The New Jersey Assembly approved five bills Monday night to enhance the state's casino-gambling and horse-racing industries. The measures, among other things, would create a new state-run casino tourism district in Atlantic City, revise certain gambling-industry regulations, and allow Internet casino wagering, as well as boost racehorse breeding in New Jersey.

Four of the bills go to Gov. Christie to be signed into law. A measure to establish a Casino Gaming Study Commission still needs Senate consideration.

"The casino and horse-racing industries are crucial to job creation and economic development in New Jersey," said Assemblyman John Burzichelli (D., Gloucester), who chairs the Assembly Regulatory and Oversight Committee, which crafted the bills. "We've now taken great steps toward ensuring these industries remain competitive and strong economic engines for years to come."

Two of the measures - the new tourism district, which broadens the powers and duties of the Casino Reinvestment Development Authority and transfers the Atlantic City Convention and Visitors Authority and its functions to the CRDA; and the bill deregulating the gaming industry to attract investment - are central to Christie's proposed overhaul of the troubled resort that he announced in July.

Those bills' final passage marks the first real change in more than three decades to how business is conducted in the nation's second-largest gaming market, which is reeling from the weak economy and regional competition. The resulting structure mirrors that of Nevada.

The Assembly's approval of the bills, which it amended last week, came the same day that the state Casino Control Commission released annual figures showing Atlantic City's 11 casinos with a 9.6 percent decrease in revenue last year compared with 2009. Casino revenues fell to $3.6 billion.

"We have seen continued strength in non-gaming areas, but the state of the economy and the increase in competition continued to hurt casino revenue last year," said commission chairwoman Linda Kassekert.

Atlantic City ended 2010 with a 28th consecutive monthly revenue decline. Its casinos recorded winnings of only $237.2 million in December, down 12.8 percent from December 2009. That represented the second-largest year-over-year decline for a single month last year.

The drop in revenue came despite a more favorable calendar (one extra Friday in December) and encouraging news reports about visitor volumes around New Year's Eve. But slots revenue declined 9.8 percent year-over-year, to $161.5 million last month, as table-games revenue fell 18.7 percent, to $75.7 million.

"Atlantic City continues to experience significant pressure from expanded table-game offerings at Delaware and Pennsylvania casinos," gaming analyst Dennis Farrell Jr., of Wells Fargo Securities L.L.C., said. "We remain concerned that elevated regional supply is too large to ignore and will likely offset any potential macroeconomic improvements.

"We maintain our cautious investment thesis toward the market, as we believe A.C.'s slot and table-game businesses will likely continue to see a challenging environment in 2011," Farrell said.

Pennsylvania's 10 casinos, meanwhile, posted a nearly 13 percent increase in gross slots revenue last month from a year ago, according to figures released last week by the Gaming Control Board.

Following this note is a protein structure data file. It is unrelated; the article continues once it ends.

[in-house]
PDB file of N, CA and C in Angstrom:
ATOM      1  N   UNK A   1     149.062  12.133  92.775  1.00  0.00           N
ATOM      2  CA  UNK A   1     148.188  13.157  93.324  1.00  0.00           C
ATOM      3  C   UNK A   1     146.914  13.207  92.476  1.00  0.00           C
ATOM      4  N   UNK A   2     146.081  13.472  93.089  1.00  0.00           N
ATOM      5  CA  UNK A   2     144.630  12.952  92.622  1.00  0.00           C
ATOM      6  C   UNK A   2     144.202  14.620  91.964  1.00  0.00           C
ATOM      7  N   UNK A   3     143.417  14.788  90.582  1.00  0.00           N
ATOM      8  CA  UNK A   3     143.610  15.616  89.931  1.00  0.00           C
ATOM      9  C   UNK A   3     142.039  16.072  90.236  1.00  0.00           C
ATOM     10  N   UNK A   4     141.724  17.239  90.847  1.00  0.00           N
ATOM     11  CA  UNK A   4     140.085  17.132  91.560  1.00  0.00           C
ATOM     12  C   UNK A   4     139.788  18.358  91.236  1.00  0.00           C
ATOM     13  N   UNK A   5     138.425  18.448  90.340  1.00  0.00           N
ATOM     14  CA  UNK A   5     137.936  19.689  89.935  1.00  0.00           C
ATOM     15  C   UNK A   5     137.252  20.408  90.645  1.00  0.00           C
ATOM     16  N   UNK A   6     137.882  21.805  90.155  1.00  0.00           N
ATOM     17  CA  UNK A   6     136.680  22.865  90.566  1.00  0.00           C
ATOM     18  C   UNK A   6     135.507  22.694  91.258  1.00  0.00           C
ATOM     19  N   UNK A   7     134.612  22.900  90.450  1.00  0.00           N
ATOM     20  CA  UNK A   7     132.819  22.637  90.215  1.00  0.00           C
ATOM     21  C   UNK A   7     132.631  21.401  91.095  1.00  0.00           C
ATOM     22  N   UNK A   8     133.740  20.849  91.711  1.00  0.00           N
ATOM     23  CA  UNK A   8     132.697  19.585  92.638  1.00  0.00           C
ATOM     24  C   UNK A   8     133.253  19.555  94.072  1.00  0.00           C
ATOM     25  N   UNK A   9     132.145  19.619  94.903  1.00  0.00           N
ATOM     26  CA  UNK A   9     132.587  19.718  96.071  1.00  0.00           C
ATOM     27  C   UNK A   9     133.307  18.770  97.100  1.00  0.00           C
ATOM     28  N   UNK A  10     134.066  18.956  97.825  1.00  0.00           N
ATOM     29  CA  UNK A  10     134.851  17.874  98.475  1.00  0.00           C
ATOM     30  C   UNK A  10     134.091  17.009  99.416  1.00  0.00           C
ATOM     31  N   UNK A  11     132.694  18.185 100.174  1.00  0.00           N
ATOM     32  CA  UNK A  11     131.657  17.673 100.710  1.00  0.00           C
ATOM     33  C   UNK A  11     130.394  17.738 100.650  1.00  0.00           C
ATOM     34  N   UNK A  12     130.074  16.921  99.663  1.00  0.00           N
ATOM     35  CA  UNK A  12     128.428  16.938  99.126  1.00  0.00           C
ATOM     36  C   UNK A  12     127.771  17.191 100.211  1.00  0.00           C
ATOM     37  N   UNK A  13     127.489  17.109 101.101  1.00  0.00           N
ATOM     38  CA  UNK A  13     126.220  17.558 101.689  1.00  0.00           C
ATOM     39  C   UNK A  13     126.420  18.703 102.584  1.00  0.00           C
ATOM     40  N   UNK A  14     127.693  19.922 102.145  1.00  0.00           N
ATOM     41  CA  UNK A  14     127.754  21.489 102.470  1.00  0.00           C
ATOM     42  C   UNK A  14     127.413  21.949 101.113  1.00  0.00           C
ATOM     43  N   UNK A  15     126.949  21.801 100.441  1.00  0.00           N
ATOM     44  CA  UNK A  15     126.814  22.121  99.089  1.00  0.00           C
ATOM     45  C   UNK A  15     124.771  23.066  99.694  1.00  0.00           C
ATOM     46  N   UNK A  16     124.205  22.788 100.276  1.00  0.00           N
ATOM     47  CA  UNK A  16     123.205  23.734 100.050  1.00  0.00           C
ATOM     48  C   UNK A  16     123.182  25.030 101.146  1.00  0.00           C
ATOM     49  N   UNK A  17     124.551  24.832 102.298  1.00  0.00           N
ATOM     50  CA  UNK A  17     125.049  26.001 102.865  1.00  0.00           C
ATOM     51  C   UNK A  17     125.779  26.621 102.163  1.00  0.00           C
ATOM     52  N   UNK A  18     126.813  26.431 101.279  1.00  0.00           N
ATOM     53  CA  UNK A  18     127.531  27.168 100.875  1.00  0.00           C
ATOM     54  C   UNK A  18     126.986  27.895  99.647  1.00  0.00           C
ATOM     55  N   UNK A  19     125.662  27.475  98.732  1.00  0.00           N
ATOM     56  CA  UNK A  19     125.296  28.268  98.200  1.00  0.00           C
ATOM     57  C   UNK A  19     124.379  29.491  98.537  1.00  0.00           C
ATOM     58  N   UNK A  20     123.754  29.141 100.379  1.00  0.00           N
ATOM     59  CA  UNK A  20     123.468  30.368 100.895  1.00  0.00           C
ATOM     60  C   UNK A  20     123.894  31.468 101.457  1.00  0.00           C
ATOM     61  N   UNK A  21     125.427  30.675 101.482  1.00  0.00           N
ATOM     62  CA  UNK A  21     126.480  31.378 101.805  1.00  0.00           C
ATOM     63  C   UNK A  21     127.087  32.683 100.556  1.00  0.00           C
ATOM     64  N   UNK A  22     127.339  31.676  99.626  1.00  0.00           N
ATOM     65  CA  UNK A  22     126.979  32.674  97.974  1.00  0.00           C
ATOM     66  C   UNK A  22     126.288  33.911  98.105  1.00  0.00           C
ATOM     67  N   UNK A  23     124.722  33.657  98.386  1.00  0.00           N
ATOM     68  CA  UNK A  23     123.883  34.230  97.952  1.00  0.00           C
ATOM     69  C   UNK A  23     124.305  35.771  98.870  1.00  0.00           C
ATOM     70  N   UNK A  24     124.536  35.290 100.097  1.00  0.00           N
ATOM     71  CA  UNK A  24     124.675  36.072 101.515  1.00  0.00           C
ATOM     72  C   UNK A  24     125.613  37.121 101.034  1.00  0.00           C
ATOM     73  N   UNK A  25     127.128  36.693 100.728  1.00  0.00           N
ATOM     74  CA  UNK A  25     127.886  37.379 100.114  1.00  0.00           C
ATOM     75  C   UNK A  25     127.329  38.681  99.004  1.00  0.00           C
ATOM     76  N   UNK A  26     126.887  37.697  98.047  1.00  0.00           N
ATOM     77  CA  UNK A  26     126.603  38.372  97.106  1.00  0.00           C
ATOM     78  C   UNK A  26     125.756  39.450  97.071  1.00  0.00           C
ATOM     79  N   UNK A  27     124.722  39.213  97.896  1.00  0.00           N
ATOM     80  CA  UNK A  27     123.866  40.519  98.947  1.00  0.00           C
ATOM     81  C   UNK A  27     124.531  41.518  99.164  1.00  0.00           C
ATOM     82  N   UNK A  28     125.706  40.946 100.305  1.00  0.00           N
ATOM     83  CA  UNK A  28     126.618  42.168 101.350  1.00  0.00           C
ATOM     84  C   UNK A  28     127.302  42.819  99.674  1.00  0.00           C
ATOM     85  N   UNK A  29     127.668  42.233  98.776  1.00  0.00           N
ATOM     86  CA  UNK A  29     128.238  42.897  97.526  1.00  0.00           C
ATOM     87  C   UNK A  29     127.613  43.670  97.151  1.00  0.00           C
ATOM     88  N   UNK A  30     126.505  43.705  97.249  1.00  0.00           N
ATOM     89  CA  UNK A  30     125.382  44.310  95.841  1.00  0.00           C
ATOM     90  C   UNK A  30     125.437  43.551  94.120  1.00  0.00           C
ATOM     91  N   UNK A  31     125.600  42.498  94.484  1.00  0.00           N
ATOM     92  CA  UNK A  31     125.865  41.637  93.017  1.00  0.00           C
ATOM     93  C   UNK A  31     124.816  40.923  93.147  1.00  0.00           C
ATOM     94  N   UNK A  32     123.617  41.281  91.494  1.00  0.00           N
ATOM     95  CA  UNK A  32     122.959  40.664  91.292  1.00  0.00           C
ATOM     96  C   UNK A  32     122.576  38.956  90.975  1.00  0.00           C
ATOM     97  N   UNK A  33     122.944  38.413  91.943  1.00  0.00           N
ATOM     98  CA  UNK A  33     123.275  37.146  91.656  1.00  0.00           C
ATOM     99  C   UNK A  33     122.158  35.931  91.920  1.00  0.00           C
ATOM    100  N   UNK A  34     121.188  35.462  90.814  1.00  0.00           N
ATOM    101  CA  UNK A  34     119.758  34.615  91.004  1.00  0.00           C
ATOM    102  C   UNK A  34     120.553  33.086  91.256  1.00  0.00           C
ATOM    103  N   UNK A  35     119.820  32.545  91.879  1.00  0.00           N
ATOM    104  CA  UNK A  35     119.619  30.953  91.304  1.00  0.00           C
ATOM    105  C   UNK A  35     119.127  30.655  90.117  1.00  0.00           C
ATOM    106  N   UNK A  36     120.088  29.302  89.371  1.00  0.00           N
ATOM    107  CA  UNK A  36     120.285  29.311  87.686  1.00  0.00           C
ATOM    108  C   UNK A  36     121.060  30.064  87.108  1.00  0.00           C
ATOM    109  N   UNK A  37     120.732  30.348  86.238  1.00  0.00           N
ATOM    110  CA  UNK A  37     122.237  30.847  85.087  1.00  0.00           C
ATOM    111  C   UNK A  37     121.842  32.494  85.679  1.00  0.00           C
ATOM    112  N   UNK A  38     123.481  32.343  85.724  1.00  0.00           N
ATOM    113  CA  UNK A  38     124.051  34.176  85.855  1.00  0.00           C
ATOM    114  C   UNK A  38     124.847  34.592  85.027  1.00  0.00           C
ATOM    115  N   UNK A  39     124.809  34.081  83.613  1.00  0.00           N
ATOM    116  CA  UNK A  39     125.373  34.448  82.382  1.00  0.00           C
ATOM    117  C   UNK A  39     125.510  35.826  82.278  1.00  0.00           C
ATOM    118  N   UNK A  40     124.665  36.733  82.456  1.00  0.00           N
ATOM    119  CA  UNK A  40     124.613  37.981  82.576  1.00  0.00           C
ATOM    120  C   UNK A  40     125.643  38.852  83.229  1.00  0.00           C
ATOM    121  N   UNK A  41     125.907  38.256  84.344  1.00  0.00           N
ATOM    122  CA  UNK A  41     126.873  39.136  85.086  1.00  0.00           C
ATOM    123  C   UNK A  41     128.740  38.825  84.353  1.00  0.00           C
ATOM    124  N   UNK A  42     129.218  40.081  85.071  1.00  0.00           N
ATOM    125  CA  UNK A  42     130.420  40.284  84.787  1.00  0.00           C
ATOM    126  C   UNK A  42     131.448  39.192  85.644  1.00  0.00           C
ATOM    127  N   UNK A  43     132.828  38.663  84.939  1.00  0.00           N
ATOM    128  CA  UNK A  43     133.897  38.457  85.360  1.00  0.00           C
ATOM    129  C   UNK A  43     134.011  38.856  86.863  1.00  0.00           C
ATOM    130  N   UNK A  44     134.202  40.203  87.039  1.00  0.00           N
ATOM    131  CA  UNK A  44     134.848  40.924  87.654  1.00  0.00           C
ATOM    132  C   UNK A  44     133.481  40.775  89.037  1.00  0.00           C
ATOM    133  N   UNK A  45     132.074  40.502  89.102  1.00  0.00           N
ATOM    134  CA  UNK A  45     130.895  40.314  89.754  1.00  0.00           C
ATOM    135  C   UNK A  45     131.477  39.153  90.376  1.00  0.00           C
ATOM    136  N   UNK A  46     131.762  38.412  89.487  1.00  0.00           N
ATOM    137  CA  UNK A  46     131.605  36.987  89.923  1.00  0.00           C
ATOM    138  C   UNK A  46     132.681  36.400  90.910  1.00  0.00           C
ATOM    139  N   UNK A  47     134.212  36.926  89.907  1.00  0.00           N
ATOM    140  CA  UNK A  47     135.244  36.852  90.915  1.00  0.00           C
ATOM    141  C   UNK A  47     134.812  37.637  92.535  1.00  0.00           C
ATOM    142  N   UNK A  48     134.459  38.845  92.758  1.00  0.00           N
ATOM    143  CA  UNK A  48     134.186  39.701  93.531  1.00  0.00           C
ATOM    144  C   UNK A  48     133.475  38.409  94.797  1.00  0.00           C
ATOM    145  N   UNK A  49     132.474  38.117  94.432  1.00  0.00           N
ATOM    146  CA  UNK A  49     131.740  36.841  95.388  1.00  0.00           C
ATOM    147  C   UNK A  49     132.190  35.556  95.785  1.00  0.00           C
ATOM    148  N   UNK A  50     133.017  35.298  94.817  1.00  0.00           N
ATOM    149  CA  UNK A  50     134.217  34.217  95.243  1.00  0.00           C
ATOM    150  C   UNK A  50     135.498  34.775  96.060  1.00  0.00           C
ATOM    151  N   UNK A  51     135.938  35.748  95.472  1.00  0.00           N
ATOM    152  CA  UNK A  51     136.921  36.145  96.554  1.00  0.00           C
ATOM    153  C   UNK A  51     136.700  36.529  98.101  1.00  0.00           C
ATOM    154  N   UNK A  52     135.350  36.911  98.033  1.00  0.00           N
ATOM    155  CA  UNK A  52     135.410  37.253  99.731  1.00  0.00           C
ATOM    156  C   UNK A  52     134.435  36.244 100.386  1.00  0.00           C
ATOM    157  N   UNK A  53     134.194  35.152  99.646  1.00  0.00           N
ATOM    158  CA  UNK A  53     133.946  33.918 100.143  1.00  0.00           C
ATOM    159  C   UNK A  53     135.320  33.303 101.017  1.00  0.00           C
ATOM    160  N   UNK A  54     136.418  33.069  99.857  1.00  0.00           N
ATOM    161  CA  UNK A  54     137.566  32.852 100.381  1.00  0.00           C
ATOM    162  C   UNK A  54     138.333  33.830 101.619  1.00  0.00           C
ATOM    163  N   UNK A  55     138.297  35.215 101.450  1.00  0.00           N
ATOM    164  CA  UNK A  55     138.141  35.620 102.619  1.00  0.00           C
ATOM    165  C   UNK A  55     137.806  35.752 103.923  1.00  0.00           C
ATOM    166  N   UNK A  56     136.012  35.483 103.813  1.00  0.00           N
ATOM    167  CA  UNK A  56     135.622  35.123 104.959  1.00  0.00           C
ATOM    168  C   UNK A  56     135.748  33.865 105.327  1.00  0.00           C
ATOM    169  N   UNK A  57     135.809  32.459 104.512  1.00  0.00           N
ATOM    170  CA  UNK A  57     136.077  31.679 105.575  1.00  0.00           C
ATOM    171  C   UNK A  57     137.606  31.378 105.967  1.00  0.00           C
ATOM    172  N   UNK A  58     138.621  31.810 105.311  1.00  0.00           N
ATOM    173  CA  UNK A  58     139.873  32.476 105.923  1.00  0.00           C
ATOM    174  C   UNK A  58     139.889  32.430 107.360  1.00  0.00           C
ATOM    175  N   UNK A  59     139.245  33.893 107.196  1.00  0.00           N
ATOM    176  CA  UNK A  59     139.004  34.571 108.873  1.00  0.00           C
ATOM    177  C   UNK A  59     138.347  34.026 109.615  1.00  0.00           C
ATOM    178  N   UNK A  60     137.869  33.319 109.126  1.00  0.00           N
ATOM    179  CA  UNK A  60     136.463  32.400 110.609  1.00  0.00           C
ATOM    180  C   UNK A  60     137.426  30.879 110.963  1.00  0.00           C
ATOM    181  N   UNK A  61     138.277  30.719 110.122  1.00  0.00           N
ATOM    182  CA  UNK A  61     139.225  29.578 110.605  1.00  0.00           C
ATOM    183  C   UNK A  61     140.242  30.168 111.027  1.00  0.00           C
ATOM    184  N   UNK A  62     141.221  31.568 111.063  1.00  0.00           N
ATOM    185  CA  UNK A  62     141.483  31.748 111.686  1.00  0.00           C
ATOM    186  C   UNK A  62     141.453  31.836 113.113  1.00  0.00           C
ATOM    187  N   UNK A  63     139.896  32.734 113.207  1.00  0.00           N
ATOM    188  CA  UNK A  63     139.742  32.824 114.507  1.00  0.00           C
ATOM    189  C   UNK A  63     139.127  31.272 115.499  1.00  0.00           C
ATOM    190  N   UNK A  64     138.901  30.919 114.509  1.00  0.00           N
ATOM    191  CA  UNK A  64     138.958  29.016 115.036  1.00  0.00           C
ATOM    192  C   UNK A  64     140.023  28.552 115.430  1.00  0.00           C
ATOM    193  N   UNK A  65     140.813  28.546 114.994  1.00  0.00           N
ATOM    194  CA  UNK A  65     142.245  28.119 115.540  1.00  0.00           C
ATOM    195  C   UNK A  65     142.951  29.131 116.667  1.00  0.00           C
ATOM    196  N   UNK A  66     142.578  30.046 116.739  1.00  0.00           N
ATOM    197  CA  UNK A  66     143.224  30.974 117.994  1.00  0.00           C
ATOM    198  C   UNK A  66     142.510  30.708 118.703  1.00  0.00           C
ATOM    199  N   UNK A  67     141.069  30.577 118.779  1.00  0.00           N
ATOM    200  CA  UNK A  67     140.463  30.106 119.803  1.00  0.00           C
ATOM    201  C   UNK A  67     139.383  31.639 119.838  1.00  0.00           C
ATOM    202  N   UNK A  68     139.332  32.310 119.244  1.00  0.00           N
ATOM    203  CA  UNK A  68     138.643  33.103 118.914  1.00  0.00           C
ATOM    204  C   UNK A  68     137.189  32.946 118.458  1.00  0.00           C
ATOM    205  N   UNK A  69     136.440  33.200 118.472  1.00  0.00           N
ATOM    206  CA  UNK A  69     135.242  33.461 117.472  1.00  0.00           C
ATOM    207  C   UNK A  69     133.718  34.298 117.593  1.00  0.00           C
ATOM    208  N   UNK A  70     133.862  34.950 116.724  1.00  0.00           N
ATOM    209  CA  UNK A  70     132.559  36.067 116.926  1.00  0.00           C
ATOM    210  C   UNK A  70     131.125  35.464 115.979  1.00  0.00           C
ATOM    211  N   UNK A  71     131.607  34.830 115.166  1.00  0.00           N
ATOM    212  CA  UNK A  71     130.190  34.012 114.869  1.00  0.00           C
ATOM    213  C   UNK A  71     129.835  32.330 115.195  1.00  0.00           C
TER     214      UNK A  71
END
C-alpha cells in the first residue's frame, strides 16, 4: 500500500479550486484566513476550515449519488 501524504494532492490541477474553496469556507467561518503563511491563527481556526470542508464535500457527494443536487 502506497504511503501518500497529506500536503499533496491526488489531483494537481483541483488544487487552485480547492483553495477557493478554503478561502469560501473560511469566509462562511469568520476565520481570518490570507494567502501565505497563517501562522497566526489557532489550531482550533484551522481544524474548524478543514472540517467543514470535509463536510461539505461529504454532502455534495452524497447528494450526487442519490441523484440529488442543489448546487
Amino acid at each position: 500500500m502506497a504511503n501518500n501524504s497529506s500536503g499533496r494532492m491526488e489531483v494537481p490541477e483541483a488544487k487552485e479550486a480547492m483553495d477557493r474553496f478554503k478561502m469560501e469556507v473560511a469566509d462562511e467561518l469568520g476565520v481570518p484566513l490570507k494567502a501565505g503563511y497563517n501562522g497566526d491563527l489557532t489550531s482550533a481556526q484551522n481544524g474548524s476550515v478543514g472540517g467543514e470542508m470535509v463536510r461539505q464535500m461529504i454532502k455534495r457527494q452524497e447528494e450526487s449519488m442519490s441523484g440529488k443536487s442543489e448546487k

Parx continued to be the state's dominant casino, as it debuted Asian table games and doubled the offerings of its new poker room last month. The Bensalem casino, which grossed $28.7 million last month, is gearing for another expansion in spring.

Table-games revenue for November, the latest month available for Pennsylvania, was about $38.5 million in the fourth straight full month that such games have been offered.

Analysts say a key indicator that Atlantic City is continuing to wobble is last week's suspension for four months of the two-year-old train line shuttling gamblers from Manhattan to Atlantic City because of low ridership. The Atlantic City Express Services train will stop running Friday and will resume May 13.

The train was started by three casinos - Caesars Atlantic City, Harrah's Resort, and the Borgata Hotel, Casino & Spa - to lure New Yorkers to the Shore, but it has never turned a profit. Train service between Philadelphia and Atlantic City will not be affected.

One way to help jump-start Atlantic City is to introduce Internet wagering at its casinos. The Assembly voted, 63-11-3, Monday to allow such an option. The Senate also approved the measure Monday, 34-2.

"The window for successful convergence between land-based and online casino entities has a limited time frame," Peter Karroll, chief executive officer of IAM Corp., an online-gaming marketing and management firm, said after the Assembly vote. "The casinos that invested early to become online brands would have a much higher chance of success.

"Atlantic City needs the help in a big way," Karroll said, "and the timing is perfect for that state, as some forward thinking and action will push New Jersey casinos to the front of the online convergence window, and, quite possibly, bring new life, employment, revenues, and vitality back to the Eastern Seaboard casino business."

Sen. James Whelan (D., Atlantic), who sponsored several of the measures in the Senate and cochaired the Legislative Gaming Summit last year, said: "With the final legislative approval on these bills today, we're taking a stand against the decay and stagnation of the casino industry and hoping to turn around years of neglect."

Contact staff writer Suzette Parmley at 215-854-2594 or sparmley@phillynews.com.